July 23, 2009


Despite the fan fare of leaving the dock and setting off for adventure, we have something to admit.
We're not finished.
If you ask almost any boat owner, you'll be told boats are never finished. That thing called a "to do list" stretches on forever, sort of like when you're trying to get a seven year old to do something that has the word 'work' in it. In our case it includes things that range from urgent, as in our safety and comfort require that we get to them.
To the wishful, and our wish list is too long to even go into that catagory...
But we know we'll never be done. I'm okay with this.

In fact, I've alway been haunted by a story about Webb Chiles. He wrote about how, after years of toil, he actually finished his to do list, went for a celebratory sail and his boat sank.

Later I learned the sinking was a suicide attempt. But it didn't matter. When I read about the sinking it reassured me that it was okay if we never finish, because if we did - all hell would break loose.
And who knows if having just one frozen head through hull could have kept Webb Chiles and his boat safe through his personal storm.

While I'm okay with the to do list needing attention, I do wish we were more finished before Evan became unemployed and we gave up our warm dry home (which just happened to have a flushing toilet because homes don't have through hulls that can freeze up and require the home to be hoisted out of the water for repair).
But we didn't.
So on day two of our glorious new life, we woke up early and drove the boat up onto the beach.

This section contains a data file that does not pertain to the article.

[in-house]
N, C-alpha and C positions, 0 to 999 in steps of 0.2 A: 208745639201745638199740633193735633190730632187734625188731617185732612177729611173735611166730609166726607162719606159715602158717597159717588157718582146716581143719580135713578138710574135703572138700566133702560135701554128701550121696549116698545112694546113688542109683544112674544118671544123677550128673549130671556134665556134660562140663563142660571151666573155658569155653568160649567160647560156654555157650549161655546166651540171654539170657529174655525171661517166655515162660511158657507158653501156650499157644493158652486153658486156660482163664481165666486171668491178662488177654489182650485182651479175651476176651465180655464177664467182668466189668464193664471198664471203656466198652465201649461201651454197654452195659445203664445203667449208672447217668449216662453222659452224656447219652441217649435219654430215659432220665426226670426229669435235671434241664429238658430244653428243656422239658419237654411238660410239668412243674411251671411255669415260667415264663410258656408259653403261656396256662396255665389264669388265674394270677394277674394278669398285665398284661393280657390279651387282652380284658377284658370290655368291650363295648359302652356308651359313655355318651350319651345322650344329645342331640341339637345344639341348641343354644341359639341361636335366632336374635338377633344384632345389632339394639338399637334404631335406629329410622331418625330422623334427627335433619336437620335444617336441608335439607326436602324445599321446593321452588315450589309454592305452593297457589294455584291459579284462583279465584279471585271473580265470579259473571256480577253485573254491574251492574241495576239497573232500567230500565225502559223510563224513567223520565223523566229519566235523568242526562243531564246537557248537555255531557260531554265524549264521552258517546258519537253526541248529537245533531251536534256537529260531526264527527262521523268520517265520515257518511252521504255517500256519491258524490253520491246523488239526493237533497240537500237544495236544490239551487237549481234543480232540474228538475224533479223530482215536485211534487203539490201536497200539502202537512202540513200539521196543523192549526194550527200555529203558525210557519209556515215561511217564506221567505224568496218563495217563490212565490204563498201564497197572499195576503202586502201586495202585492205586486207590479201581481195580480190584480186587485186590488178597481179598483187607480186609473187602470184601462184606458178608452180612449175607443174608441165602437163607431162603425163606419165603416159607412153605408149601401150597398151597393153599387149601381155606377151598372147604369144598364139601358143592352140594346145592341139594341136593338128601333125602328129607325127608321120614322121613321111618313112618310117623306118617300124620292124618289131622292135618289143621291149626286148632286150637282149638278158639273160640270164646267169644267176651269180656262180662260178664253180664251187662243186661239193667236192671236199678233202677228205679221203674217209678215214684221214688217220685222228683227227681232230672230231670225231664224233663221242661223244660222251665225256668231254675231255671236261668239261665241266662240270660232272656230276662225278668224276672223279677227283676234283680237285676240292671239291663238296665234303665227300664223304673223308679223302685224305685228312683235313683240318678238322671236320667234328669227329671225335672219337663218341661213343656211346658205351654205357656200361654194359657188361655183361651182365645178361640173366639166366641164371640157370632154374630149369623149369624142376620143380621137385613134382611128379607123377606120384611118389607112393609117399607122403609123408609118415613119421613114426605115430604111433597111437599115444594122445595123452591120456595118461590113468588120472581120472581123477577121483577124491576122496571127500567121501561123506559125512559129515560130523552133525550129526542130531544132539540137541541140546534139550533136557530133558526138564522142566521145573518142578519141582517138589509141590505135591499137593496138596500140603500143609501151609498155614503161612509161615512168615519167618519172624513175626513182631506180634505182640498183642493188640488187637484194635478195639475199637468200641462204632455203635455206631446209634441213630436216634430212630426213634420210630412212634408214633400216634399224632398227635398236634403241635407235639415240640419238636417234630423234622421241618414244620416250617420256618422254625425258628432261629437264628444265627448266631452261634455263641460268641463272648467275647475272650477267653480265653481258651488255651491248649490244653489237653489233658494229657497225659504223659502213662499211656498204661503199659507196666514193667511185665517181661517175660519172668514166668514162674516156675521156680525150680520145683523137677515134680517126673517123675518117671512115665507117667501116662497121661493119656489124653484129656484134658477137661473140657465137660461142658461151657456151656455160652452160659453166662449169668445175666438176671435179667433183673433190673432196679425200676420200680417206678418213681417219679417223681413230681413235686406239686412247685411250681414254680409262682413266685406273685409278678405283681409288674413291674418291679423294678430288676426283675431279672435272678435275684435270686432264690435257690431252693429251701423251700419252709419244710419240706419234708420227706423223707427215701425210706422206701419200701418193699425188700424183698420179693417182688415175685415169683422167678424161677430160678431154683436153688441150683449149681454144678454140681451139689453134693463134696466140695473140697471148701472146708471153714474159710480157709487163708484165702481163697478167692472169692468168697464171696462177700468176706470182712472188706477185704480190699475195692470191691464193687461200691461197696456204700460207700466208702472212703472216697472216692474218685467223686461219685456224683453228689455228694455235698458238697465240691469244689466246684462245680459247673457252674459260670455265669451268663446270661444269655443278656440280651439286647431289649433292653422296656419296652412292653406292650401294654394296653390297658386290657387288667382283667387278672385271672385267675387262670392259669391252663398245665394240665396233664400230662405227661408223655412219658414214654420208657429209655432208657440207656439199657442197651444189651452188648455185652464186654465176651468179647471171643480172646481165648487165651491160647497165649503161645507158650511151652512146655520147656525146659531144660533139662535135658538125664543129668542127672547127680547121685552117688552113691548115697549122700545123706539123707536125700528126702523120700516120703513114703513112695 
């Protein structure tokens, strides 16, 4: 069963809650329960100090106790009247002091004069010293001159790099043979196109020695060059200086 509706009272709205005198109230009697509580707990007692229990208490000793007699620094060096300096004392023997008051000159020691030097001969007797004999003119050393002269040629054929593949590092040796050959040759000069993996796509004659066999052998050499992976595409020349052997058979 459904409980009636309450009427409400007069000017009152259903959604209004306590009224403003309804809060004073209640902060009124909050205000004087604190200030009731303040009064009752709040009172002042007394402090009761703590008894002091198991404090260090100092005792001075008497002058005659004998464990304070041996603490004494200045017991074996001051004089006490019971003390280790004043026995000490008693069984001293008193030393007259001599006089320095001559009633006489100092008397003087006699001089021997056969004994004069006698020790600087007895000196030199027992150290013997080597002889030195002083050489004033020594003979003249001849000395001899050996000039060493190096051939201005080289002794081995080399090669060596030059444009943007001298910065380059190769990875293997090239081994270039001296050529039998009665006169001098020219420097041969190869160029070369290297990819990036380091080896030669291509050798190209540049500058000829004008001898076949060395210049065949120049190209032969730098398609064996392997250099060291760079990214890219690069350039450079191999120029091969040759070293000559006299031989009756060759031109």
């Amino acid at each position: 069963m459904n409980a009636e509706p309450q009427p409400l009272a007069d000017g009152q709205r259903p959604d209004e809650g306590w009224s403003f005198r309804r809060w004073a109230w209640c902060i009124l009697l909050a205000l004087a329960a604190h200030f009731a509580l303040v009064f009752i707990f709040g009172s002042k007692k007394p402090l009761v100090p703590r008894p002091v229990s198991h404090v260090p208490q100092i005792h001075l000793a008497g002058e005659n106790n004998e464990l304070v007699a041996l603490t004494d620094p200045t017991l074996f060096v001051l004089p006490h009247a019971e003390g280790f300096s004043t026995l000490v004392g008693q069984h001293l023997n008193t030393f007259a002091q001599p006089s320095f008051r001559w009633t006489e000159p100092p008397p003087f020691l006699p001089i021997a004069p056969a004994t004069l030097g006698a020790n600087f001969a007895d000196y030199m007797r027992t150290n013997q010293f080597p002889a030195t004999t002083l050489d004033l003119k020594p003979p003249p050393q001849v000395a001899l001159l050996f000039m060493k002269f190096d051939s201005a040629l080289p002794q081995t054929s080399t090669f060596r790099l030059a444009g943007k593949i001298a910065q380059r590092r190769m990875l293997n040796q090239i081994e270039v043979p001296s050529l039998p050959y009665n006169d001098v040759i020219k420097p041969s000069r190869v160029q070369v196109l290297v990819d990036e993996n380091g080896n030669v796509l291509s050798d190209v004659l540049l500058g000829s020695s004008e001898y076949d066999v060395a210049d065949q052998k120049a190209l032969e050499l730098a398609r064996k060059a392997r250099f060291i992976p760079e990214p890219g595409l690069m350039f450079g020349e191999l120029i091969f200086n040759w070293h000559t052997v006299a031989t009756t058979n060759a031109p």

Which, if I were one of those insufferable catamaran owners who goes on, and on about how much faster, safer and more civilized a cat is than, say, a monohull, this would be reason number #34 on the list of why cats rock. But I'm not like that.But keep in mind that if we were a monohull, we'd be paying lots of money being hauled out in a boatyard. And given that Ev isn't so loose with the cash - we'd likely be without a flushing toilet for quite a while...
Our big boat on a quiet beach drew a few onlookers - even a helicopter came to check on us...
The eagle ignored us though. At least I think it was a juvenile eagle - anyone know?


boatbaby said...

Are those smiley faces I see on your daggerboards? Sweet touch dude! What's the tidal range there?

Diane, Evan, Maia and Charlie the cat said...

The tidal range is about about 10 feet. 15 right now because of the moon. We only draw 2' 8" - so we don't need much range.

The smileys came with the boat. Along with giant Snoopys. We made those go away. I want to turn the smileys into pirates.

boatbaby said...

Pirate smiley - that would just rock! be sure to post some pics if you do it!

Ormond Otvos said...

Best of luck on your adventure. As a former big cat owner, I note with a bit of dismay a common characteristic of mid-range cruising cats: low wave clearance. Have you much experience in driving the boat through heavy chop? Is there a wave breaker assembly under the wing where I can't see it? Haven't read the entire blog yet, but sounds like fun. Used to build Ingrids in Port Townsend, sometimes attend the Wooden Boat Festival (highly recommended). Once again, good luck! Your comments on homeschooling are directly on point. My 40 yr old and 24 are doing well indeed. I've venture to say it's a net life advantage to be homeschooled at least a few years.

Diane, Evan, Maia and Charlie the cat said...

The bridgedeck clearance is about 26" at the lowest point, higher under the cockpit. With relatively low hulls it was a bit of a height/esthetic compromise about how high to put the cabin.

Thankfully the bridgedeck doesn't start until 1/2 way back from the bow at the middle of the boat so when beating into chop the worse we get is a light slap from time to time.